Vettel's maiden championship triumph is remarkable for the fact he failed to lead at any stage other than after the final race, when it mattered most.
That season is in stark contrast to his steamroller campaign of last year when he led from start to finish, chalking up 10 wins and a record 15 poles in his all-conquering Red Bull.
This season is proving to be different again as Vettel has just one win to his name, leaving him 44 points behind championship leader Fernando Alonso in his Ferrari ahead of Sunday's Belgian Grand Prix.
Vettel knows, though, with nine races remaining it is all about the last man standing at the end of the campaign.
"The most important time to be leading the championship is after the last race, an experience we encountered in 2010," said Vettel.
"If you compare this year to any year, from my perspective, then 2010 is close.
"But in 2010 we made a lot more mistakes in the first half of the season, both myself and the team lost a lot more points than this year so far.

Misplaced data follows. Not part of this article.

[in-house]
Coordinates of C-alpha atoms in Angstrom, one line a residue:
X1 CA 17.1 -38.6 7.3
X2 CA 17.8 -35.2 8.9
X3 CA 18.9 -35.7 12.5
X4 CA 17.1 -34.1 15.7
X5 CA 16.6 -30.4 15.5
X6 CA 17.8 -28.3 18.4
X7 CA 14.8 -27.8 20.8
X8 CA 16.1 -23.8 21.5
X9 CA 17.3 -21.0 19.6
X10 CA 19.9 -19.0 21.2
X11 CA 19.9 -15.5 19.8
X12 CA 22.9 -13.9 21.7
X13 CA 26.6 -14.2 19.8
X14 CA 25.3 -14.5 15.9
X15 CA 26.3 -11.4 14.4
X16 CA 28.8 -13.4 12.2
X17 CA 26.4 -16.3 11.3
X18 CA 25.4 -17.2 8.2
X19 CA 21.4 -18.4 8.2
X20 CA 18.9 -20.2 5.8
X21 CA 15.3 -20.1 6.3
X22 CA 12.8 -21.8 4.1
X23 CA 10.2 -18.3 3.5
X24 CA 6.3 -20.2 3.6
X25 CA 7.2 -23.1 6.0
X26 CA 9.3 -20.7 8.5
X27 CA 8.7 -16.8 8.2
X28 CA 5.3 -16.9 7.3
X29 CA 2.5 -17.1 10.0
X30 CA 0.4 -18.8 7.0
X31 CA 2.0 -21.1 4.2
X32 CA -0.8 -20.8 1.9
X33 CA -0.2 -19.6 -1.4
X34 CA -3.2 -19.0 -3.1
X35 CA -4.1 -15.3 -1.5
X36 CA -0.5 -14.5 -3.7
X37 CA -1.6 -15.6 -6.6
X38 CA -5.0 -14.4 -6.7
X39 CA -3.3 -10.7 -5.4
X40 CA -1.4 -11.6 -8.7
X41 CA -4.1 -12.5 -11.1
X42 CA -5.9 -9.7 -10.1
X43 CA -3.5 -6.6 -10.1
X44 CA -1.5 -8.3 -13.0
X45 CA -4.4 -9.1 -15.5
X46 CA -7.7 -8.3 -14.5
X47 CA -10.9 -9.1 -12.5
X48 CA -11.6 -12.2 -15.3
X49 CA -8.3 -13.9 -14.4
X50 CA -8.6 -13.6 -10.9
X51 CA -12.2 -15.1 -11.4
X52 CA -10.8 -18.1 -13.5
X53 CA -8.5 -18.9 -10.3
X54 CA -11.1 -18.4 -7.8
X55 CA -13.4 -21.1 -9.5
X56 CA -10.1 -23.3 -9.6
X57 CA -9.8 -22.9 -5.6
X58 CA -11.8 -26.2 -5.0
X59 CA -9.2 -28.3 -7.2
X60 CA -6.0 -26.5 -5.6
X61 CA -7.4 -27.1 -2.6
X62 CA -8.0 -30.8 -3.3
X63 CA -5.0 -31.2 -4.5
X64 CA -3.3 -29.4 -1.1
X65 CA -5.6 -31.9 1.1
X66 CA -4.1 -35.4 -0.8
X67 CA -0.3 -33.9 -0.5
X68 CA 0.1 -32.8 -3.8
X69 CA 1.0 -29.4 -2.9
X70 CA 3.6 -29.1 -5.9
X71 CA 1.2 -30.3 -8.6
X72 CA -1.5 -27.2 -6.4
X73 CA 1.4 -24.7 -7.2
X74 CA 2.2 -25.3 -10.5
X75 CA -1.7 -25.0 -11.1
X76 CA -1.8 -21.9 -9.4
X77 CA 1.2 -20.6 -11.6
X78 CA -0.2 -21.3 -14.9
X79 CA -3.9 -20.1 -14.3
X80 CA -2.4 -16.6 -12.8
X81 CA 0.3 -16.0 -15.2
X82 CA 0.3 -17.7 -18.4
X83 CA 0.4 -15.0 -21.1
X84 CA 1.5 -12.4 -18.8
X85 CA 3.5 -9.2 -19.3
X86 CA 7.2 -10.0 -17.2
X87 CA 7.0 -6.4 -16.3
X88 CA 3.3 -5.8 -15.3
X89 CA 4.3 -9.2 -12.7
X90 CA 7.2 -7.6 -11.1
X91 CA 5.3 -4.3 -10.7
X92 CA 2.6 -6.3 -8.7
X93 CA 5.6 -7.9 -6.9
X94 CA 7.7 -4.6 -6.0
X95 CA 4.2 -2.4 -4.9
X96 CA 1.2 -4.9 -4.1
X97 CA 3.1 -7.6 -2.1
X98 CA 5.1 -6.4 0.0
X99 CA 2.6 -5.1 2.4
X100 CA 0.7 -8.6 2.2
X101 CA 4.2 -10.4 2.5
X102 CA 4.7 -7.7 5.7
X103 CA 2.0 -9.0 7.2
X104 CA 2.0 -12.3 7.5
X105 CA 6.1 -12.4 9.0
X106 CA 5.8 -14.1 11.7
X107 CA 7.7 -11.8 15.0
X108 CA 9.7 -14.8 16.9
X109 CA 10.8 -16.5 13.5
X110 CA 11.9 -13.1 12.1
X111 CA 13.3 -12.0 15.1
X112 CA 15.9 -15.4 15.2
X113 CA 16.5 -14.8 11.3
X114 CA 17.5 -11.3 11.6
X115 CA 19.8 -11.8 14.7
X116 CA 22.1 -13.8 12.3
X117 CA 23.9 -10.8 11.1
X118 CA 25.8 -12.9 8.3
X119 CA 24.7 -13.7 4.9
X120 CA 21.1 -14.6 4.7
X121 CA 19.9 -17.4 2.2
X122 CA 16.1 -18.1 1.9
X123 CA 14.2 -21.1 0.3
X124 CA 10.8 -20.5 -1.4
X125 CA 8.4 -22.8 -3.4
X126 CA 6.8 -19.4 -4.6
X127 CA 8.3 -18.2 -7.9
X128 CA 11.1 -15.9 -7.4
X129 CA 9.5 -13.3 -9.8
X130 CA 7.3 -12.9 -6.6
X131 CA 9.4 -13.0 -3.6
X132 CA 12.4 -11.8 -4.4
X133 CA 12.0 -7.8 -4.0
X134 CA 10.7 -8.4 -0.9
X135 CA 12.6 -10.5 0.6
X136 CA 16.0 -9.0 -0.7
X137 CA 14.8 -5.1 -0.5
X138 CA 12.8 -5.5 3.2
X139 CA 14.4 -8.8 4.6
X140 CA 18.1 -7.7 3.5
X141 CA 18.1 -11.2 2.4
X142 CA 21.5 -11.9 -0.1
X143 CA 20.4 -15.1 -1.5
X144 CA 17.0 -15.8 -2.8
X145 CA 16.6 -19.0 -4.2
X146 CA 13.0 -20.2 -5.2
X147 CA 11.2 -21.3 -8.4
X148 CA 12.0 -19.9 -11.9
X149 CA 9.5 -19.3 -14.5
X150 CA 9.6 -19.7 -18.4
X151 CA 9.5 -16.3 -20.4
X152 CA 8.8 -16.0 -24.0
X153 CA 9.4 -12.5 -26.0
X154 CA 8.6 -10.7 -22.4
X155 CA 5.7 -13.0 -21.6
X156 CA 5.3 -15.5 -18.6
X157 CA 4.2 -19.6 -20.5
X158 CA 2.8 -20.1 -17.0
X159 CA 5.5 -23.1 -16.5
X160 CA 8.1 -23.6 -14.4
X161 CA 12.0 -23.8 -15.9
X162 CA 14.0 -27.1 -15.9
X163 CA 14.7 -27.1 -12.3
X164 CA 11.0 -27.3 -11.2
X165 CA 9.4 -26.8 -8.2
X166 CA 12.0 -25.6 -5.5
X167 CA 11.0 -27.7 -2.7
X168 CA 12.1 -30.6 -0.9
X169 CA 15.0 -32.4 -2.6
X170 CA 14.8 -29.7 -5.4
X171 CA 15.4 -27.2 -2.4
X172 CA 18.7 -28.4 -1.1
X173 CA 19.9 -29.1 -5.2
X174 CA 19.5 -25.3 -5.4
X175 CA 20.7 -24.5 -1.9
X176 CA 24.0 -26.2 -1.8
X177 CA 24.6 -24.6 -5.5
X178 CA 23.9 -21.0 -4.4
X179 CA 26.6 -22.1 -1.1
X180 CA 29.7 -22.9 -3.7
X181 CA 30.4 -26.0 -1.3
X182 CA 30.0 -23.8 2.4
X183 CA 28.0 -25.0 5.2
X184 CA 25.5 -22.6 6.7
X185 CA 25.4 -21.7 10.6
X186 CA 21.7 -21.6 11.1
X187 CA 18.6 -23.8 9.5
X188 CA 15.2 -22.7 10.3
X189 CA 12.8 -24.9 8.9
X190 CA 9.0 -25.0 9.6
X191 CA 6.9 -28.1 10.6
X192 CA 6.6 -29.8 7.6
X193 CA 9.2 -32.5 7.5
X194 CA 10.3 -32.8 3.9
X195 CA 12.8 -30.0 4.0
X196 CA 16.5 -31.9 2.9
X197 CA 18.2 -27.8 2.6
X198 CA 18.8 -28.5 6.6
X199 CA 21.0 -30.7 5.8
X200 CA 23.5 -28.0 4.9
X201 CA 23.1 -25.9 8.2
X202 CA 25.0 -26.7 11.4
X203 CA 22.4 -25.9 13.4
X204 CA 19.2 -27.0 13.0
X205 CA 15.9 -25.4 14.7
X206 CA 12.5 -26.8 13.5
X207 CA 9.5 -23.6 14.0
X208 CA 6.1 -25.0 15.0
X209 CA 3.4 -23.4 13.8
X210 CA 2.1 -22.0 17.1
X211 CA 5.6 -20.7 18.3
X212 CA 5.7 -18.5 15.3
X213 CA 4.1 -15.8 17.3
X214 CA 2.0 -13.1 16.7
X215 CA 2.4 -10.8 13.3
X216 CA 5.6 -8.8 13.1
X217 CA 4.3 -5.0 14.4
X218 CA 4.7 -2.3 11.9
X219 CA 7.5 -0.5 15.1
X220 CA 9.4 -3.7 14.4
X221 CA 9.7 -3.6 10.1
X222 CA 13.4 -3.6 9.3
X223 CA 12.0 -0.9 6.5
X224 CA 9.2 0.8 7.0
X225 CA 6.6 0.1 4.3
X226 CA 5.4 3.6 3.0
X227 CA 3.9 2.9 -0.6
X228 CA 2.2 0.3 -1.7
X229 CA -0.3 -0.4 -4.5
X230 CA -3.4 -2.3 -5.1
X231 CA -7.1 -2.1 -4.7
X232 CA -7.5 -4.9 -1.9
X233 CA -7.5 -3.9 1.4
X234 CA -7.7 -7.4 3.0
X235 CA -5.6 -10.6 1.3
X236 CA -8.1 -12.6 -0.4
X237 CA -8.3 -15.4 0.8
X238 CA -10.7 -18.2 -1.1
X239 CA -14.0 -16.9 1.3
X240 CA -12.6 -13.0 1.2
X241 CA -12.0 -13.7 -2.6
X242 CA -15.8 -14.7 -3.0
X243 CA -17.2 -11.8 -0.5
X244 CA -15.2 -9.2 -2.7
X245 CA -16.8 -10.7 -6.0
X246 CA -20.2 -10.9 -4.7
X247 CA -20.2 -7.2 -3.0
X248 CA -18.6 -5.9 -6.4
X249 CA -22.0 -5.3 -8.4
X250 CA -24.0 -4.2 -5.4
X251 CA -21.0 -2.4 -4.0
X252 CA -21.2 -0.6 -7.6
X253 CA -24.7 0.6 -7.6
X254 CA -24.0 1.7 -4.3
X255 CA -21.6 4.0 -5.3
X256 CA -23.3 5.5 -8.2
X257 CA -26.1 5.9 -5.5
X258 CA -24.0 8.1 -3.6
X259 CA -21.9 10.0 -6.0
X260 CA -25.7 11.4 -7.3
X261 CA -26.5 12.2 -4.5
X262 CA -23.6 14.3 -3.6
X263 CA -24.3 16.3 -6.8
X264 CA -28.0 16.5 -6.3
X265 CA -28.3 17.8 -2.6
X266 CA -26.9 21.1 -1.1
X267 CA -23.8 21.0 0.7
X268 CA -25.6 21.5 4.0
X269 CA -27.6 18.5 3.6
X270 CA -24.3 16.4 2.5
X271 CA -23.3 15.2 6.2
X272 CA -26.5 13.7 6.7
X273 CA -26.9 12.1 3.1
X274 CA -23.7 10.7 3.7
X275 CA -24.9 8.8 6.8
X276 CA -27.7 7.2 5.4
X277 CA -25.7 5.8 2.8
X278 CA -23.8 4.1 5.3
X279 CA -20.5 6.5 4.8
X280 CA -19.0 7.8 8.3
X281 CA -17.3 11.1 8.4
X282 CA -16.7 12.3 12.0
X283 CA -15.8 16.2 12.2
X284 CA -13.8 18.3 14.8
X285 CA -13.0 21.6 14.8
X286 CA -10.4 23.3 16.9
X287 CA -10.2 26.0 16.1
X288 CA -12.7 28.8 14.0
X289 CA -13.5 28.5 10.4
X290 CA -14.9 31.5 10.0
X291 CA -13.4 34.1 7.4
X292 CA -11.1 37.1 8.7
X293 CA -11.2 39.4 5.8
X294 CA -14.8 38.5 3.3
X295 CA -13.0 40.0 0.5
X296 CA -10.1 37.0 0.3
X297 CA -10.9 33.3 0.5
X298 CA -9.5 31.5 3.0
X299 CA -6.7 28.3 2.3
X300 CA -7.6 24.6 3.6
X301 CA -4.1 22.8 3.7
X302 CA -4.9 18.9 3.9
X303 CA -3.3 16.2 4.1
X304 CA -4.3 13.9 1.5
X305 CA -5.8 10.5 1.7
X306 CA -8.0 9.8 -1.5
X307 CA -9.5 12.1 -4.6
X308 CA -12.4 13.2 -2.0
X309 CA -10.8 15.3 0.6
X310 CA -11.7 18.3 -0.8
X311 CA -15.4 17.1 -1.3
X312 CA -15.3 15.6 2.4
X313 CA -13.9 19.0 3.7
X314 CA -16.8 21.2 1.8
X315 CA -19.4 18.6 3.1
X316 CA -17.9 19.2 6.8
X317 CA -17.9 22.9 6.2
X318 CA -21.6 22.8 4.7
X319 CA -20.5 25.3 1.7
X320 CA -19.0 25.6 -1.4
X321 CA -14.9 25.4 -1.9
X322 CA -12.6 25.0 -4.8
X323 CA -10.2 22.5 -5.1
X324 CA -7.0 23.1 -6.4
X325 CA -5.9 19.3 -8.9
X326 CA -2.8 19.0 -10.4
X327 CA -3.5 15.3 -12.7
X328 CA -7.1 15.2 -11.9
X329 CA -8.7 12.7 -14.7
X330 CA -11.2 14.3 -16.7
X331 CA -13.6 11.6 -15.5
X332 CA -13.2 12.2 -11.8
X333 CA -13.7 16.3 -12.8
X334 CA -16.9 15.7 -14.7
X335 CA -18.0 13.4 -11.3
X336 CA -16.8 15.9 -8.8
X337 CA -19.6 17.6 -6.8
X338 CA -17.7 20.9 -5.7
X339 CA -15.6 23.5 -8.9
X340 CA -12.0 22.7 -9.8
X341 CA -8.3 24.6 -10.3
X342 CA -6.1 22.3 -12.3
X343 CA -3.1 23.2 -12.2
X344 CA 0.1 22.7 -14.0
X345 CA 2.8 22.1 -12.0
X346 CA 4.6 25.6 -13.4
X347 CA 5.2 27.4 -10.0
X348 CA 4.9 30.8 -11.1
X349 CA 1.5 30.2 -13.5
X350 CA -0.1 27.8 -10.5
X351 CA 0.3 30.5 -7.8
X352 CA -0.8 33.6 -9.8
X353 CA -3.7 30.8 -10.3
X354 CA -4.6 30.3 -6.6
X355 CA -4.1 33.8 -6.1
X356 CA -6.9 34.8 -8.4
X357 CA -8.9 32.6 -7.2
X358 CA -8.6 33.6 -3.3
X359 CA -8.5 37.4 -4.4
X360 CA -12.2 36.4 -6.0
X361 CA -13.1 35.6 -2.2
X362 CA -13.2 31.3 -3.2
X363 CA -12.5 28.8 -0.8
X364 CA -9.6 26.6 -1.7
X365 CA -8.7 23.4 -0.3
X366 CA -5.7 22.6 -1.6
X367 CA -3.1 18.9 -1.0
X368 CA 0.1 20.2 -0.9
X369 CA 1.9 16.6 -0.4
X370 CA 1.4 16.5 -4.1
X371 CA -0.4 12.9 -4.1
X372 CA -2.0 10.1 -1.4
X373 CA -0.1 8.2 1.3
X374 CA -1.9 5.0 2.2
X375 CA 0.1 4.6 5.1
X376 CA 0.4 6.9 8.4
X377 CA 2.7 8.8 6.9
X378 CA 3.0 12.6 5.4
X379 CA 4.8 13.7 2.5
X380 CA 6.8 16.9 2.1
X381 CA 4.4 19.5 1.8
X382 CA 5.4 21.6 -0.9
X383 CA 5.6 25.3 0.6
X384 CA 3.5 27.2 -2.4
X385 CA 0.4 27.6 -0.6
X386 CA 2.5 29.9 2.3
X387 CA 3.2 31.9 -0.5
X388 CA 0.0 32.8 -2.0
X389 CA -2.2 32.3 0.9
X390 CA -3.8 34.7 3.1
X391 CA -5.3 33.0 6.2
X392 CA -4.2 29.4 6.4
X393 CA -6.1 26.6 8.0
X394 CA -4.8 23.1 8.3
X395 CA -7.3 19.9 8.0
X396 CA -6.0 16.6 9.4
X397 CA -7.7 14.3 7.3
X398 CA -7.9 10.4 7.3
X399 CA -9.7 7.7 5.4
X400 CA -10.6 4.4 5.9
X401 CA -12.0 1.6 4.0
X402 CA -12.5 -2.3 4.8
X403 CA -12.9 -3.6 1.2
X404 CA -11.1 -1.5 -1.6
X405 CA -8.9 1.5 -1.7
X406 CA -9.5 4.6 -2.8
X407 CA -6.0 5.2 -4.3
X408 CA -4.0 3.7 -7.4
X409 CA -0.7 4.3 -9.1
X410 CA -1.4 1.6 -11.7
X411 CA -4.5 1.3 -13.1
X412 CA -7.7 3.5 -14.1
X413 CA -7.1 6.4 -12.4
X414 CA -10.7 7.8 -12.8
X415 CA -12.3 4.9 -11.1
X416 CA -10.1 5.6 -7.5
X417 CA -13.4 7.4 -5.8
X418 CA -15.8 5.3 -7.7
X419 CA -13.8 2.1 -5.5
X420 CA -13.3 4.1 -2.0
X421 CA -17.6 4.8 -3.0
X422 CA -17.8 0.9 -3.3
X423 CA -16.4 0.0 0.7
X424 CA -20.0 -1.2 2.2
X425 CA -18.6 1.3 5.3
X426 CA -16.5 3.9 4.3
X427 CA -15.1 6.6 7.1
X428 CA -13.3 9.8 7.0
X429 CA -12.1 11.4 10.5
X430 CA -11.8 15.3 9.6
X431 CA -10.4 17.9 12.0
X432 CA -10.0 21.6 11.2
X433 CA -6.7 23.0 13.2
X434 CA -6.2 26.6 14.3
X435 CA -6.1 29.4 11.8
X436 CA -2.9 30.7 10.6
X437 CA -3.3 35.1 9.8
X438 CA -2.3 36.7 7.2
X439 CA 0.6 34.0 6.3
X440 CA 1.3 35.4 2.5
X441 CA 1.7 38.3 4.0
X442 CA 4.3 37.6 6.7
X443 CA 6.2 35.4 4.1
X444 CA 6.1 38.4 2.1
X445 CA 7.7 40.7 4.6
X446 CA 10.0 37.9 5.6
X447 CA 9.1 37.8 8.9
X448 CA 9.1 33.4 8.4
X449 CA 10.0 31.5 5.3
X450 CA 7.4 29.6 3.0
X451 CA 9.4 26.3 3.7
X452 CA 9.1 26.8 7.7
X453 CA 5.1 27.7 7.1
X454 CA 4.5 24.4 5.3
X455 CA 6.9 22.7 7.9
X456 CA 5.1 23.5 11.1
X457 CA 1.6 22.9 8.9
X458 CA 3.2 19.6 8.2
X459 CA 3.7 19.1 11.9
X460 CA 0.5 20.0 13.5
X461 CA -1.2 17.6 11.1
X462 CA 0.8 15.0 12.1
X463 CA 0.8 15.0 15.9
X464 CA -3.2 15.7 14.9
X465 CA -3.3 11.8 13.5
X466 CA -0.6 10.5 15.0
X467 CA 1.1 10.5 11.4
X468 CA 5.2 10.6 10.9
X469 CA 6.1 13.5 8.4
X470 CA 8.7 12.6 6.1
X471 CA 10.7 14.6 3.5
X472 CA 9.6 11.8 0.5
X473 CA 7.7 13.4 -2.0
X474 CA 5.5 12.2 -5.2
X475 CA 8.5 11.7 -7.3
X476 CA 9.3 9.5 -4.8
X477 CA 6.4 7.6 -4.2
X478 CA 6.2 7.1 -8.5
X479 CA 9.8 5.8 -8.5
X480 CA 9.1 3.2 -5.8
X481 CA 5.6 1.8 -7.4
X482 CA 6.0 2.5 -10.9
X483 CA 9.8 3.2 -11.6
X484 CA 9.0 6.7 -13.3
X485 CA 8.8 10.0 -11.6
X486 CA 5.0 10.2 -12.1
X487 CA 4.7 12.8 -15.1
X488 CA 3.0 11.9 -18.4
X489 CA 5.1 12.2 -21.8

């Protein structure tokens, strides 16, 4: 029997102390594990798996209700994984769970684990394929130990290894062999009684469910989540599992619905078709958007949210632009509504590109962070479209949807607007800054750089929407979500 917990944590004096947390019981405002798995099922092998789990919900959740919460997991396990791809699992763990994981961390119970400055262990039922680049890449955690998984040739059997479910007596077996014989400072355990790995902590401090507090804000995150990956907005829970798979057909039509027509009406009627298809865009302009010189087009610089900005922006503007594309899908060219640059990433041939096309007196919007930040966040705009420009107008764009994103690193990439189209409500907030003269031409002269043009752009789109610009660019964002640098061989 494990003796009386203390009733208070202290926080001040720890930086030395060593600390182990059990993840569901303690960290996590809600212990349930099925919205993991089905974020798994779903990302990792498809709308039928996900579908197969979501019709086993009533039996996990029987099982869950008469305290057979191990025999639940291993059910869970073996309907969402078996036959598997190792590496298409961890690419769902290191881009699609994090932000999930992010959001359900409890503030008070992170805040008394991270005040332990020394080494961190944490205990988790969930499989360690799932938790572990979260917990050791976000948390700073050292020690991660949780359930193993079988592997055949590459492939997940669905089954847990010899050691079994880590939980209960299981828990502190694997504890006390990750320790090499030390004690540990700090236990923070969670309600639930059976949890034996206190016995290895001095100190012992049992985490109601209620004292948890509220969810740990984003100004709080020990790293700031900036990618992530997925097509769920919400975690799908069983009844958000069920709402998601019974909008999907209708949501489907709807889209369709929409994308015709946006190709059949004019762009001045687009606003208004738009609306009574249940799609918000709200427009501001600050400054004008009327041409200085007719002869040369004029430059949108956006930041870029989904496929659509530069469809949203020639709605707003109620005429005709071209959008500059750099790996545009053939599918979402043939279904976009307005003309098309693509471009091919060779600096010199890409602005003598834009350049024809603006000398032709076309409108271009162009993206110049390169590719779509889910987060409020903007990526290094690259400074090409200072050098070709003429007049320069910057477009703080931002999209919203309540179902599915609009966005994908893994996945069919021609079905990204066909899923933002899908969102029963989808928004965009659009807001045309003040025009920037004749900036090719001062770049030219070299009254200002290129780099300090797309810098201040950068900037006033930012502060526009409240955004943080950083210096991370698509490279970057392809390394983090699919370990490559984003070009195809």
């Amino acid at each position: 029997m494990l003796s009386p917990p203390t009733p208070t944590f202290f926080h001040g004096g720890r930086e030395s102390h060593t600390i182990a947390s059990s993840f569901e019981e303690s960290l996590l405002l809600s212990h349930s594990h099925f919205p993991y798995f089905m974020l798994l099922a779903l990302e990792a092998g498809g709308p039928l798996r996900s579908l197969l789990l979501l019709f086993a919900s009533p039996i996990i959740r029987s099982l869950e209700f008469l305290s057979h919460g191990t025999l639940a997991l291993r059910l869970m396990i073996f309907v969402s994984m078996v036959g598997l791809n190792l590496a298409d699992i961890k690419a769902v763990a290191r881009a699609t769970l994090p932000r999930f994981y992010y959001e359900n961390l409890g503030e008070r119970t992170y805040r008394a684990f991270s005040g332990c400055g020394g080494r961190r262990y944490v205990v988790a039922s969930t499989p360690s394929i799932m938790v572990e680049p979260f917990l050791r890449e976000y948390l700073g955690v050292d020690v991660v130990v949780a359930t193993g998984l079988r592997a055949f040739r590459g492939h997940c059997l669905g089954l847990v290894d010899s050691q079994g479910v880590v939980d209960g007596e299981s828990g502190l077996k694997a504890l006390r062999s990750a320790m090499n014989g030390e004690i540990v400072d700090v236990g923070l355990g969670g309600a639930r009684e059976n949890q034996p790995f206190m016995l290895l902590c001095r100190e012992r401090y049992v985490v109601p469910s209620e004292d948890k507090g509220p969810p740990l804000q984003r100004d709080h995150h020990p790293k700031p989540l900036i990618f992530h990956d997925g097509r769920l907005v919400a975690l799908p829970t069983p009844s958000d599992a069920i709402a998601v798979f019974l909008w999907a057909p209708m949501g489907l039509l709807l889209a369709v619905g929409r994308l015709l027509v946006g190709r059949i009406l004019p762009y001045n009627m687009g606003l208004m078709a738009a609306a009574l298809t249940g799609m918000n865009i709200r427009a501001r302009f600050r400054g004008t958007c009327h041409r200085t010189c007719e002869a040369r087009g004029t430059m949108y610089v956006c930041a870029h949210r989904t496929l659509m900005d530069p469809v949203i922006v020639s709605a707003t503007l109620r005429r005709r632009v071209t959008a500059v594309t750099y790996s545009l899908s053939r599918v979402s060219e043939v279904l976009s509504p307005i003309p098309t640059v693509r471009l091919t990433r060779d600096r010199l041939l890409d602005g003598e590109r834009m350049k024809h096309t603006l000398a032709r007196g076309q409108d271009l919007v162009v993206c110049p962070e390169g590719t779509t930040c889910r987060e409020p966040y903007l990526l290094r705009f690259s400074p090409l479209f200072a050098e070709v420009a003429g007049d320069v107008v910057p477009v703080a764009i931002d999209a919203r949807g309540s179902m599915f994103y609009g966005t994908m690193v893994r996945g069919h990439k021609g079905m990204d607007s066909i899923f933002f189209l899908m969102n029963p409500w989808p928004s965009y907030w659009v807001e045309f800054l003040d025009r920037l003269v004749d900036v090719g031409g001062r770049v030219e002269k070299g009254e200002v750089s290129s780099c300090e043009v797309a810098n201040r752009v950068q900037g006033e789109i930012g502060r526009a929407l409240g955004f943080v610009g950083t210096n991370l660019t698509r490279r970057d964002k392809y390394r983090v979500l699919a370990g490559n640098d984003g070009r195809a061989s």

"This year only two races stand out where we should have scored more points.
"One was Valencia, which is obvious (alternator issue forced him out when leading), and the other Malaysia (where he collided with Narain Karthikeyan).
"It was a racing incident, so I've no regrets. These things happen. Sometimes you have a year where they don't happen.
"For some of the guys over the next nine races these things will happen, so we have to look after ourselves and be on top of our game - which is the lesson we learned in 2010."
Although Vettel believes he could - and should - have achieved more so far this season, he is convinced he will add to his one and only triumph to stay in the title hunt.
"Of course we would love to have won more, but unfortunately we did not use the chances we had here and there so far," added Vettel.
"In Bahrain we were able to win, but that we have not been able to win at other races is for different reasons.
"Still, there are more races, and I am confident we will be able to win at least one of them, or even more."